The Old Fashion Salted Chocolate Cake

This here is a simple, easy and familiar chocolate cake. One that I’ll happily have anytime I crave a chocolate cake. 

All you have to do is toss a few ingredients together, chuck it into a pan and bake. But do not mistake the ease of this recipe as a compromise on quality. This is a good cake. This cake is moist and tender due to the two types of flours, it has a deep chocolate flavour brought out by the espresso, and has the slightest hint of caramel notes from the brown sugar.

I had spent months buying chocolate cakes from various shops/bakeries, and more often than not they turned out to be not what I was after.

Maybe it’s just me, but I go through bouts where all I crave is a chocolate cake. One that has a deep, dark chocolate flavour, unpretentious and satisfying. Something that can bring me back to my childhood of the very first cake I made out of a box. Which is something I am sure many of you will be familiar with.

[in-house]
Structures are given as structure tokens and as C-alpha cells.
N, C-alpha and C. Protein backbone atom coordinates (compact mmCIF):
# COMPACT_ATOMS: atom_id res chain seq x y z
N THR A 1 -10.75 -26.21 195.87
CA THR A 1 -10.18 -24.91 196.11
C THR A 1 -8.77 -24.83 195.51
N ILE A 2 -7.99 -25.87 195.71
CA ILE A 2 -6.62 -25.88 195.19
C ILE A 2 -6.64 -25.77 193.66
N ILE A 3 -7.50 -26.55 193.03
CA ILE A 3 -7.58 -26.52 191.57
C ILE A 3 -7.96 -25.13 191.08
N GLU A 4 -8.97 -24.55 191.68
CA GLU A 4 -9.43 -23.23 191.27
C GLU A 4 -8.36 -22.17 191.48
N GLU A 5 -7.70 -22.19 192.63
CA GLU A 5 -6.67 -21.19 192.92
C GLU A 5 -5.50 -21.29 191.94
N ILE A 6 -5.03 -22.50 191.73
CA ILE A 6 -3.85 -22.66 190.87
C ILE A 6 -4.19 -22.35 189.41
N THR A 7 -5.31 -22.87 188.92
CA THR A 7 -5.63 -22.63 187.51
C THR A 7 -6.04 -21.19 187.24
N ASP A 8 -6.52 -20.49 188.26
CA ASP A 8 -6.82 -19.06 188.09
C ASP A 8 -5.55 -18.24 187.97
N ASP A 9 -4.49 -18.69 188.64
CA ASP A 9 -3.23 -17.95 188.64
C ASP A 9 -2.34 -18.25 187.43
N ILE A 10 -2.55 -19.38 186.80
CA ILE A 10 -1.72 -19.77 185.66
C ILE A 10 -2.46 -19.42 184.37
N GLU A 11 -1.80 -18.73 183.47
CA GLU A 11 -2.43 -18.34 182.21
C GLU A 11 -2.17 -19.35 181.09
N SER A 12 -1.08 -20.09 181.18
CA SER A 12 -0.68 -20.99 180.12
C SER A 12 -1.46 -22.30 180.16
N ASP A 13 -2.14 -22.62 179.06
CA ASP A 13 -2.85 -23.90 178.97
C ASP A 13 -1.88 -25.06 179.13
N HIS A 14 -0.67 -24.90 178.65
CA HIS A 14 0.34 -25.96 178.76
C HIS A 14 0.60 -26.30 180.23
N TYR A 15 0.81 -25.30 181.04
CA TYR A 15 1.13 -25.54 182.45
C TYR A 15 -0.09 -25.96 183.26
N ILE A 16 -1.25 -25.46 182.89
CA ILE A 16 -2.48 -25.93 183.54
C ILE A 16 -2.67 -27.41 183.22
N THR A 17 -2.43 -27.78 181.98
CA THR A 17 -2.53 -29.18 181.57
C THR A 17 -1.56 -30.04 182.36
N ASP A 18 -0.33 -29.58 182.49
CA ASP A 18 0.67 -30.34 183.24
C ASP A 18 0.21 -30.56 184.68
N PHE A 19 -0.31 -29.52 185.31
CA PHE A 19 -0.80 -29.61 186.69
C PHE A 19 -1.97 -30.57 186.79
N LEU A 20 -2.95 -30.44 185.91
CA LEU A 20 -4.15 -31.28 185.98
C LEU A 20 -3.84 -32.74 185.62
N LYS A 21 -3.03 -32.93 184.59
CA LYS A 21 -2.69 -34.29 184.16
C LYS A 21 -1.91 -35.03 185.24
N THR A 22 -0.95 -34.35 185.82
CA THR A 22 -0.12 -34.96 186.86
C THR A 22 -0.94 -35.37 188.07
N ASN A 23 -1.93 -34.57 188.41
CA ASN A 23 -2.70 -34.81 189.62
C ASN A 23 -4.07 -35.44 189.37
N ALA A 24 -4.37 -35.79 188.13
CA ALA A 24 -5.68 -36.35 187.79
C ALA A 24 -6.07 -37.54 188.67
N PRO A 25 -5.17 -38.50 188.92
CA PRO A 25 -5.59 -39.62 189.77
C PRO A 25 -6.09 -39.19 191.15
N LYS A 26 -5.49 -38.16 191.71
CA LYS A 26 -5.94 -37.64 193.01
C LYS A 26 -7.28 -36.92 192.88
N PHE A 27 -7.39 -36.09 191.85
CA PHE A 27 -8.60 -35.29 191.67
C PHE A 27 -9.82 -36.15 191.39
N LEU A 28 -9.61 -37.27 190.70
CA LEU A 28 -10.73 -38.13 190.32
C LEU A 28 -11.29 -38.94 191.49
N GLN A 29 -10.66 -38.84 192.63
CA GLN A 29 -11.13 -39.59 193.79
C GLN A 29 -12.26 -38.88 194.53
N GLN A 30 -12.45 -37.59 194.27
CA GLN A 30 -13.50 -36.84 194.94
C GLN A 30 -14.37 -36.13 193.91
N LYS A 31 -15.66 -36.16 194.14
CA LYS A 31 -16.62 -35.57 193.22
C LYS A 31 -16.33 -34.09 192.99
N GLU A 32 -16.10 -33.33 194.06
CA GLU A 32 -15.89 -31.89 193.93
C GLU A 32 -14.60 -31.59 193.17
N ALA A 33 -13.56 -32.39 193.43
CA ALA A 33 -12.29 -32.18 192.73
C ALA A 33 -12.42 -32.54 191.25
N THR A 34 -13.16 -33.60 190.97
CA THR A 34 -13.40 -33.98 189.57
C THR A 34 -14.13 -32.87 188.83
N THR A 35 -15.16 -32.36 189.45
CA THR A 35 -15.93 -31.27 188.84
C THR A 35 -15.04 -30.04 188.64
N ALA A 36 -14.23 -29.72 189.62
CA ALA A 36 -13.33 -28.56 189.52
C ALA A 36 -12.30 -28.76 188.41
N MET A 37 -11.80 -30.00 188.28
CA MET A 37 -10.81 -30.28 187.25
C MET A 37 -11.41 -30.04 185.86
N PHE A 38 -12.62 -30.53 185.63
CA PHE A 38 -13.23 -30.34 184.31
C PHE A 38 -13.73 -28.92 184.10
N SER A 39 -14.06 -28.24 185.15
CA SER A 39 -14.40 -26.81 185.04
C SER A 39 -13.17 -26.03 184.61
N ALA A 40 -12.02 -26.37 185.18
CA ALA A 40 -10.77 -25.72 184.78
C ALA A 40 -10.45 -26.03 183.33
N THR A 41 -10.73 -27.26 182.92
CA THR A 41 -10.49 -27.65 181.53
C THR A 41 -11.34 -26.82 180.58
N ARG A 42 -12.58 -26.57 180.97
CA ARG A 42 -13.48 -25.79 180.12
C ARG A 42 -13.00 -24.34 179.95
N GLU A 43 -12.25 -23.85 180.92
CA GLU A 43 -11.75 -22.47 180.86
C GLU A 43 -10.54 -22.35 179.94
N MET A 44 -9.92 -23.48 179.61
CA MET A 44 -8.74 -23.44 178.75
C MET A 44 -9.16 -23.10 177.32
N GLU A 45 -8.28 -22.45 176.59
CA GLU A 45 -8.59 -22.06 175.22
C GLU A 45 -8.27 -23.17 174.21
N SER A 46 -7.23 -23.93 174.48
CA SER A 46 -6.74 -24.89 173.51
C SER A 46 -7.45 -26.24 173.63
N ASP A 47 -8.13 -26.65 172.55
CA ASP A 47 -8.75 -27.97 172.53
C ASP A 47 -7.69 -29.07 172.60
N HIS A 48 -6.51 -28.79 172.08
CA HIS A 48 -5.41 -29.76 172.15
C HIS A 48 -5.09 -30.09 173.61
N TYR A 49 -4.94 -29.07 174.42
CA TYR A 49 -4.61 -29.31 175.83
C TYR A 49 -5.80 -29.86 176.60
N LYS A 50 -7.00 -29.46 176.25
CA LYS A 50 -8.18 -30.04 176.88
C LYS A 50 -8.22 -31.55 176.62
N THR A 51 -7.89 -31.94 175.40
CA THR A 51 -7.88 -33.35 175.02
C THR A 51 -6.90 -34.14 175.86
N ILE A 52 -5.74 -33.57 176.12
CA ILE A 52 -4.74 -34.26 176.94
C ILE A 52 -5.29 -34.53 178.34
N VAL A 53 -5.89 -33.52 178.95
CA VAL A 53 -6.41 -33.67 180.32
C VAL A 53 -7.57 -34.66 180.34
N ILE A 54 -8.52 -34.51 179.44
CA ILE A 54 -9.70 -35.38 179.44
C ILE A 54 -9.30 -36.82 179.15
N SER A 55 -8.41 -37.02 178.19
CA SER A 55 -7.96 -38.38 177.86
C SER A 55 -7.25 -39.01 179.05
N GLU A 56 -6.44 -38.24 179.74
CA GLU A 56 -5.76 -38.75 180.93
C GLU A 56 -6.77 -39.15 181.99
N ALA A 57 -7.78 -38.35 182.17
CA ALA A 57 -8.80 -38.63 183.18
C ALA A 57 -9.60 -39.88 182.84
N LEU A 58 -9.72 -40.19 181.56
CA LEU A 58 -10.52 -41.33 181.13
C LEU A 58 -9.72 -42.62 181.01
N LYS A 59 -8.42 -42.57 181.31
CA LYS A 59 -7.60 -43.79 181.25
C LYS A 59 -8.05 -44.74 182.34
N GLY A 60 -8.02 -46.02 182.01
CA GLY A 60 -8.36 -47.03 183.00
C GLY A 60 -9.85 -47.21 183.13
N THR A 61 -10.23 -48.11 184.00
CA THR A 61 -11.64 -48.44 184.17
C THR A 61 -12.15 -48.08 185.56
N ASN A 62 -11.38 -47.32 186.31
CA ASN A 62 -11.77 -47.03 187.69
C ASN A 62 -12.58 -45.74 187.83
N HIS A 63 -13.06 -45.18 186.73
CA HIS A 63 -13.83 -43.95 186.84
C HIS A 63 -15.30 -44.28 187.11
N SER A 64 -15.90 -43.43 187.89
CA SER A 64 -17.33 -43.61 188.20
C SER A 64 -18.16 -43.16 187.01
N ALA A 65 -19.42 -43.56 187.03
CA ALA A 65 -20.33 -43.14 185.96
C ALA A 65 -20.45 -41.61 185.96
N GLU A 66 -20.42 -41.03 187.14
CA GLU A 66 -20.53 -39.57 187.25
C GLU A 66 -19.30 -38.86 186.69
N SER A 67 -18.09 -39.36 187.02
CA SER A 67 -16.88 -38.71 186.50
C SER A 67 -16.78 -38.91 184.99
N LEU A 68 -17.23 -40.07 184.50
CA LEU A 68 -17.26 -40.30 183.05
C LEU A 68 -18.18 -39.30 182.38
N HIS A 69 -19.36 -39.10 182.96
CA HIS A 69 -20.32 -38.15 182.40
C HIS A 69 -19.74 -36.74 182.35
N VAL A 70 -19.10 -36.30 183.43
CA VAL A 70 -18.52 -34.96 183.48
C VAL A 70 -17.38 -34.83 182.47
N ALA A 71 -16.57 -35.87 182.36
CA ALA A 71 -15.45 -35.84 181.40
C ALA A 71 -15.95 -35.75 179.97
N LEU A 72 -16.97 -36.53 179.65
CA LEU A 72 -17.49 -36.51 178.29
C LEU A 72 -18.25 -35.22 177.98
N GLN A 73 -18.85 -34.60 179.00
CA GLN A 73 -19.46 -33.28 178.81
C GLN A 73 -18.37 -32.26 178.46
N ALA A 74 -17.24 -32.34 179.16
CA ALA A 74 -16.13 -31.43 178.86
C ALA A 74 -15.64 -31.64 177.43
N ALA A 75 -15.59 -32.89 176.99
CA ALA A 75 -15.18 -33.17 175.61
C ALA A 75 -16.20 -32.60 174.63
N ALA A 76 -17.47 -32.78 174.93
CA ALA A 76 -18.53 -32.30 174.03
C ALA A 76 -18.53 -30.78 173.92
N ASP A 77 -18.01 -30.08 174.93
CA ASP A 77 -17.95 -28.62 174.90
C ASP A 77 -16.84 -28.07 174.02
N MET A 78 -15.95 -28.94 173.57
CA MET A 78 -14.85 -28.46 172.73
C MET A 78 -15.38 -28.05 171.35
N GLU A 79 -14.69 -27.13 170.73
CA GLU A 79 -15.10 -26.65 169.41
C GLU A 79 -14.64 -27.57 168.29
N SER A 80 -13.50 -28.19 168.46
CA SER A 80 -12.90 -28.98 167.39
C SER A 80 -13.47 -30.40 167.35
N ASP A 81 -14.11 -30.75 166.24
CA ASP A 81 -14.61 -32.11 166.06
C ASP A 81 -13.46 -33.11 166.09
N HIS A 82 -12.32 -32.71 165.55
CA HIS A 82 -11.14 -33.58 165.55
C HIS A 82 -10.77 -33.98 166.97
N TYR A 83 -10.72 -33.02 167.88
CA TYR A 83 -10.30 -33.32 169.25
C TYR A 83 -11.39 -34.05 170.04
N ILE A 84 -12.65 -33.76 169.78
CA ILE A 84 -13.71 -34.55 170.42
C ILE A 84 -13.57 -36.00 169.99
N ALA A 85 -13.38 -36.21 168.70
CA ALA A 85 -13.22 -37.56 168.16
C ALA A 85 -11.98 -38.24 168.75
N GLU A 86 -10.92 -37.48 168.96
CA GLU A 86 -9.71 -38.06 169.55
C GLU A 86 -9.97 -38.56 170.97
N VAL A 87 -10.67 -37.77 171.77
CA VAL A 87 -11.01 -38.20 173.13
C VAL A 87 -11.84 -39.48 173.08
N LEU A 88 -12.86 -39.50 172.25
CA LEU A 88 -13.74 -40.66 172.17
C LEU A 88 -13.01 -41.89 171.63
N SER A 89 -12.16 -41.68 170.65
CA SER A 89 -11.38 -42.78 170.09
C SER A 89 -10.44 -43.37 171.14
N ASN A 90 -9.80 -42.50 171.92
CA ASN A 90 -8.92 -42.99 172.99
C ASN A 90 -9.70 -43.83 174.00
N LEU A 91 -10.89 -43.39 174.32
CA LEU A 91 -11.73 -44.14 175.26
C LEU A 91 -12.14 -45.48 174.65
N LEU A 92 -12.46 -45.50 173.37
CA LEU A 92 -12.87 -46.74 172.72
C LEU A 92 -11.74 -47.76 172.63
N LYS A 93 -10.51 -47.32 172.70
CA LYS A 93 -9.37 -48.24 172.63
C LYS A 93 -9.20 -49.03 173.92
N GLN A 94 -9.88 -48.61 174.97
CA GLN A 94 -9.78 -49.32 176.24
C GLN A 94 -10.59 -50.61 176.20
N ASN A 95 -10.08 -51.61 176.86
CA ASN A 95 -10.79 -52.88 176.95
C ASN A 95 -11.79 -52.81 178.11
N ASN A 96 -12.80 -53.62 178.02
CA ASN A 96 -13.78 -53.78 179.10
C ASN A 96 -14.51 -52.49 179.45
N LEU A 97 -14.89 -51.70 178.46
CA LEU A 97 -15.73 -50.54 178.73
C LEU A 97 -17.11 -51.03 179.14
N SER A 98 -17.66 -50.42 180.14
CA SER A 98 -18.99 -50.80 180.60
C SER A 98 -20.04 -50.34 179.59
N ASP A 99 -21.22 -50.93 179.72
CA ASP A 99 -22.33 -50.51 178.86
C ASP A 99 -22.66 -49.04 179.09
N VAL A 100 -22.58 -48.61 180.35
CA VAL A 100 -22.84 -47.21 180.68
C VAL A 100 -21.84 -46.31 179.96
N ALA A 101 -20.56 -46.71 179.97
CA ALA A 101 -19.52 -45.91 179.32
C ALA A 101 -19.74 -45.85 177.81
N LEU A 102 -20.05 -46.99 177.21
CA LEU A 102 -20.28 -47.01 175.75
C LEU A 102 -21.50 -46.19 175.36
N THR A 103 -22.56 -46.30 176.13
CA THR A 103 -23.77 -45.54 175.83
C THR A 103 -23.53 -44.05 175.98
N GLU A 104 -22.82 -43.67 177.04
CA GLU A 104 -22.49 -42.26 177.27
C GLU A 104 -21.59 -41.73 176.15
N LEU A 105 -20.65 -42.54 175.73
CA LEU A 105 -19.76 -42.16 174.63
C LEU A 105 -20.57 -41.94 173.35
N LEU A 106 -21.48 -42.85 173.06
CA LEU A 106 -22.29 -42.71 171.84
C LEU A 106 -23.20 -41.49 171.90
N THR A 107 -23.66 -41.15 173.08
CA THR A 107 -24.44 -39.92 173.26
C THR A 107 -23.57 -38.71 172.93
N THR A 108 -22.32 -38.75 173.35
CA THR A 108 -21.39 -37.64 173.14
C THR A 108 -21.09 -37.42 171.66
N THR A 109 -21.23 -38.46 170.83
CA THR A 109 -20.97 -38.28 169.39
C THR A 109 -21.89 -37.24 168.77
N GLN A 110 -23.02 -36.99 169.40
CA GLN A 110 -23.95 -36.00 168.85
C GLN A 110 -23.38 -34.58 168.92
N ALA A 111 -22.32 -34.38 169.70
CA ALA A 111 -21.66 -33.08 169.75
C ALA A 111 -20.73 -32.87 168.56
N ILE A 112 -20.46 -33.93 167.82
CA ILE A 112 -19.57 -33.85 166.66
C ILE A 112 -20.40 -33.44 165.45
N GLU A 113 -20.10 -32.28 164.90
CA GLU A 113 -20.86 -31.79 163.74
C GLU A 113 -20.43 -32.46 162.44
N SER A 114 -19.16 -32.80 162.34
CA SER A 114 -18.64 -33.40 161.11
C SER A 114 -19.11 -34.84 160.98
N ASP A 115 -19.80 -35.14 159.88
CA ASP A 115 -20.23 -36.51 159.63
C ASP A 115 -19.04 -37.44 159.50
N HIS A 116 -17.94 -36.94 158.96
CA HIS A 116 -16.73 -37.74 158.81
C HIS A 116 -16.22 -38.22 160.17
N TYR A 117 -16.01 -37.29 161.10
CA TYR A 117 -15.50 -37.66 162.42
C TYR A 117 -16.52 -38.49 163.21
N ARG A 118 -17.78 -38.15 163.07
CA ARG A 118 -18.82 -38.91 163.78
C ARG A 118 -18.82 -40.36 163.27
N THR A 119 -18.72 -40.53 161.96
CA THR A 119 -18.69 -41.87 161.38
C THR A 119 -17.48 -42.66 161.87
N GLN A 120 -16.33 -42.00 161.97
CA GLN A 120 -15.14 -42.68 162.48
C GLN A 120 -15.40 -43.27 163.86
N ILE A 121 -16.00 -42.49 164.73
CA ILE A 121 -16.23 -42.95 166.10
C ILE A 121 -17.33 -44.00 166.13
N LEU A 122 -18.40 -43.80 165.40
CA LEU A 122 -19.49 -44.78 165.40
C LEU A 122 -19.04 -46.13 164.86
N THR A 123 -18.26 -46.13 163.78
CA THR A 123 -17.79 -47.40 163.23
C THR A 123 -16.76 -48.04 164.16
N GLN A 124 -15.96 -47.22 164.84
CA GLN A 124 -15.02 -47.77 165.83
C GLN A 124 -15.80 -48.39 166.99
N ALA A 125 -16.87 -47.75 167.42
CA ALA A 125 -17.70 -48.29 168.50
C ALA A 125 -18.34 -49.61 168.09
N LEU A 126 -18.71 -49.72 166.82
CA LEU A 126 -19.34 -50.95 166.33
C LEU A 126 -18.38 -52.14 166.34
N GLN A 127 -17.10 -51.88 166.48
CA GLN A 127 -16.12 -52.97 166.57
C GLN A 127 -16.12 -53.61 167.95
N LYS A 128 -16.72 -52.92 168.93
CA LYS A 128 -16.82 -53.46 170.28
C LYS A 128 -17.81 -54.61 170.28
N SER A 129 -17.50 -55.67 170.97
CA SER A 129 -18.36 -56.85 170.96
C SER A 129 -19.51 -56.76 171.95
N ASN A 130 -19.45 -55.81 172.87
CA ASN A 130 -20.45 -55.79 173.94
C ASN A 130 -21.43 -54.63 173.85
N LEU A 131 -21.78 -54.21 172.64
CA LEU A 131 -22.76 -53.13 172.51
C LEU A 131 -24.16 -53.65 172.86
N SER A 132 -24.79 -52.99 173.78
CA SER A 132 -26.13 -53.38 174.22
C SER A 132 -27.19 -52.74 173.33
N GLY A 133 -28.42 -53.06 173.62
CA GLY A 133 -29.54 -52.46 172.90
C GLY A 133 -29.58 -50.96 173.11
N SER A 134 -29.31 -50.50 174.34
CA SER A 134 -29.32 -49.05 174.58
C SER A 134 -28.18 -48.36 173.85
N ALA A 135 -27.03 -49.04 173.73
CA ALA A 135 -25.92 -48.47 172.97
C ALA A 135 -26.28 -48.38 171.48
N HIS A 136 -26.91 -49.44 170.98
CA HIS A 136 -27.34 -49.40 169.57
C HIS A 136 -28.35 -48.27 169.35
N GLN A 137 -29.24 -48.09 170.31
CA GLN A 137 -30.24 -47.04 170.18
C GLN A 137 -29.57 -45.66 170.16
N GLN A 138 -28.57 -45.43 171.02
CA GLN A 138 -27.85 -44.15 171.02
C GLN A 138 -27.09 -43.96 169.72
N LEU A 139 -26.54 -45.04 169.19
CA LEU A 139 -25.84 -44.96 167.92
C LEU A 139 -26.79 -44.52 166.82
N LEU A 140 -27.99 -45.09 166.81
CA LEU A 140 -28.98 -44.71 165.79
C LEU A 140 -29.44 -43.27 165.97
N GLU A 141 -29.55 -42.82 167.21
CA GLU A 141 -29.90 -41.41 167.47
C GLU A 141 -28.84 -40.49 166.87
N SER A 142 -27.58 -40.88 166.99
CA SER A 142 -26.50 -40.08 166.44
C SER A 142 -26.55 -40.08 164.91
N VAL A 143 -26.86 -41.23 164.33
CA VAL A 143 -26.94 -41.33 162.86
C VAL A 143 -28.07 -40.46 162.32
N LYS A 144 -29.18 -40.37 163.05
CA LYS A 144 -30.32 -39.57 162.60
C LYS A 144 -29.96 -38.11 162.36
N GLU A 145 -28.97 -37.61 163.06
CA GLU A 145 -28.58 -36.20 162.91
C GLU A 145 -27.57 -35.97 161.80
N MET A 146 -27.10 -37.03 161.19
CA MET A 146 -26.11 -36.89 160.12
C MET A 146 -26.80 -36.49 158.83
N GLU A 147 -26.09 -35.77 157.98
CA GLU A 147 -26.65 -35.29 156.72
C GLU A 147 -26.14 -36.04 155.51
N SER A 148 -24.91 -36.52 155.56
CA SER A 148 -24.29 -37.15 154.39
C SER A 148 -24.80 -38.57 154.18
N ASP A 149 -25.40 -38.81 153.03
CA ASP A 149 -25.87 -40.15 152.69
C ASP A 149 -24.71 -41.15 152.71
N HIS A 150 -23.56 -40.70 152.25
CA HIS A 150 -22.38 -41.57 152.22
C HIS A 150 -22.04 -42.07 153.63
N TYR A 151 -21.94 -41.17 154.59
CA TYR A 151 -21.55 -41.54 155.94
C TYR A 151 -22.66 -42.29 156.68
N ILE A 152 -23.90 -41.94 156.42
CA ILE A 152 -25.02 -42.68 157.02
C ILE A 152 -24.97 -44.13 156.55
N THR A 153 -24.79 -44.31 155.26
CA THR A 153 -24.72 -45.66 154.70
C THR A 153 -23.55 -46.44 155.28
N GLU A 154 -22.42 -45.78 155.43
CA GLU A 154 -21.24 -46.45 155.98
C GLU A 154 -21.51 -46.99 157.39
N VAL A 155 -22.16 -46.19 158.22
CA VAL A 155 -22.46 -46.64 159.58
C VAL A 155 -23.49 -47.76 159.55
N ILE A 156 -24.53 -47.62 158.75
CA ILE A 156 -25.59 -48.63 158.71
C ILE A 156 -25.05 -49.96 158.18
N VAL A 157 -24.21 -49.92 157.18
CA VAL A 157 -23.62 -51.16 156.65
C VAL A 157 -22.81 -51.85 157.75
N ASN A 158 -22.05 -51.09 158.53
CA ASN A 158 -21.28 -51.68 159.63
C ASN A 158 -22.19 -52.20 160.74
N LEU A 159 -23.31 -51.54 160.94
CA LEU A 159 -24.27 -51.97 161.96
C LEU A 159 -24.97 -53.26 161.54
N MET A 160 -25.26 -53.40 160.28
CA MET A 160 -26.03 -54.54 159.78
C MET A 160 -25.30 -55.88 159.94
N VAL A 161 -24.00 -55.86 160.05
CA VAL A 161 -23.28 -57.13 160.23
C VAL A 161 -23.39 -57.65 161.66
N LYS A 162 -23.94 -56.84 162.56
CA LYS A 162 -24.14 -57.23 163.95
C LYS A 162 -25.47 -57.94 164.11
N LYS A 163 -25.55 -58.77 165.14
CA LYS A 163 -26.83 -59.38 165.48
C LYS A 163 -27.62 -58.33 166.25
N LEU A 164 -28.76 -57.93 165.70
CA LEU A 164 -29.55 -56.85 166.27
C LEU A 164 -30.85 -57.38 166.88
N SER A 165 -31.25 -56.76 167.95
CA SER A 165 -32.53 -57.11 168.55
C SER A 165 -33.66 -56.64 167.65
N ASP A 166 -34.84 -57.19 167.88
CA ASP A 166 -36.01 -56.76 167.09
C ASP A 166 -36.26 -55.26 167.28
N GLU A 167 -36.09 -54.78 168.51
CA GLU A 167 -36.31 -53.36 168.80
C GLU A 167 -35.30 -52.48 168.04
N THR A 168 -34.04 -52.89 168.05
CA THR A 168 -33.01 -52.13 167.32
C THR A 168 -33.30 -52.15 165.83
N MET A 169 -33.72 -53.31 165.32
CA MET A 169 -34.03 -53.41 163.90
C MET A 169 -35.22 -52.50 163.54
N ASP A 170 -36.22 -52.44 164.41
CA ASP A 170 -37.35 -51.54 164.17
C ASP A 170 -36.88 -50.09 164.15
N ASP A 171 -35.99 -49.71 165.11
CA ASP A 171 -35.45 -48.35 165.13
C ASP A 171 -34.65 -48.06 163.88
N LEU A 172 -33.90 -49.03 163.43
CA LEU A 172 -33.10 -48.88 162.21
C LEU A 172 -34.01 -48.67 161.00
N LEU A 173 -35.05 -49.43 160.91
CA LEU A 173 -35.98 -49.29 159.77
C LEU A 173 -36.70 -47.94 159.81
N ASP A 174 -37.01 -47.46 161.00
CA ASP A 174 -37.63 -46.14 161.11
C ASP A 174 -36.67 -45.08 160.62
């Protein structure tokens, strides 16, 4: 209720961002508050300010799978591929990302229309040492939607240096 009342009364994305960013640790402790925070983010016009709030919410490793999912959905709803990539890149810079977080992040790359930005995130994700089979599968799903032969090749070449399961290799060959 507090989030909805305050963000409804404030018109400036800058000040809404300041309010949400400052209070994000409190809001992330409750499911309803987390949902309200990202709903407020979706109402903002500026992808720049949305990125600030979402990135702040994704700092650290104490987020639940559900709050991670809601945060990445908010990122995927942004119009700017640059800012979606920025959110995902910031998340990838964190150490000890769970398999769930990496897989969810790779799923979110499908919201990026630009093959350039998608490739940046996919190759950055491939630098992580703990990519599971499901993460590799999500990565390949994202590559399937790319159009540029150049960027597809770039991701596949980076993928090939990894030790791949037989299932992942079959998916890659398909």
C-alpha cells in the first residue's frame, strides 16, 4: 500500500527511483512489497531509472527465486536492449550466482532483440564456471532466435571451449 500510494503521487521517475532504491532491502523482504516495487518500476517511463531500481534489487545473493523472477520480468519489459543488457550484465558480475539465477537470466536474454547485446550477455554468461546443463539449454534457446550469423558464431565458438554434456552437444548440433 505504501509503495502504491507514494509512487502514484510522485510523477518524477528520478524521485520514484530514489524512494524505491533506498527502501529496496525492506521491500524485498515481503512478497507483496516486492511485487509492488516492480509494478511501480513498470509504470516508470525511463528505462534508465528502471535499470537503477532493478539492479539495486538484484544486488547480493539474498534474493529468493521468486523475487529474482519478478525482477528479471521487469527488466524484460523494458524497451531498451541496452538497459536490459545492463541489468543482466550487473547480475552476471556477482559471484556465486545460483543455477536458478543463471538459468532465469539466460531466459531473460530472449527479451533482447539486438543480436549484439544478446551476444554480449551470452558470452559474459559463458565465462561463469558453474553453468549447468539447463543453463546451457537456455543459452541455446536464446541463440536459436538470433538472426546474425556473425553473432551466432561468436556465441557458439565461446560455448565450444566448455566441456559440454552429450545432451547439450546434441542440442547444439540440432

So when I stumbled upon the cake recipe on Food52 that everyone was raving about, I knew I had to try it out. And true enough, that recipe was great.

It was delicious, easy to make, and turned out a good solid chocolate cake. But I wanted to put my spin on it. Make it a tad more moist, add a little texture to the crumb and yet keep its integrity as a simple cake.

So I swapped out some of the AP flour for rye flour to lower the gluten content to create a slightly more compact cake but to also add some character to it. I also tweaked some other parts of the recipe, but I don’t want to bored you with the details. This right here is essentially my go-to simple old fashioned chocolate cake recipe.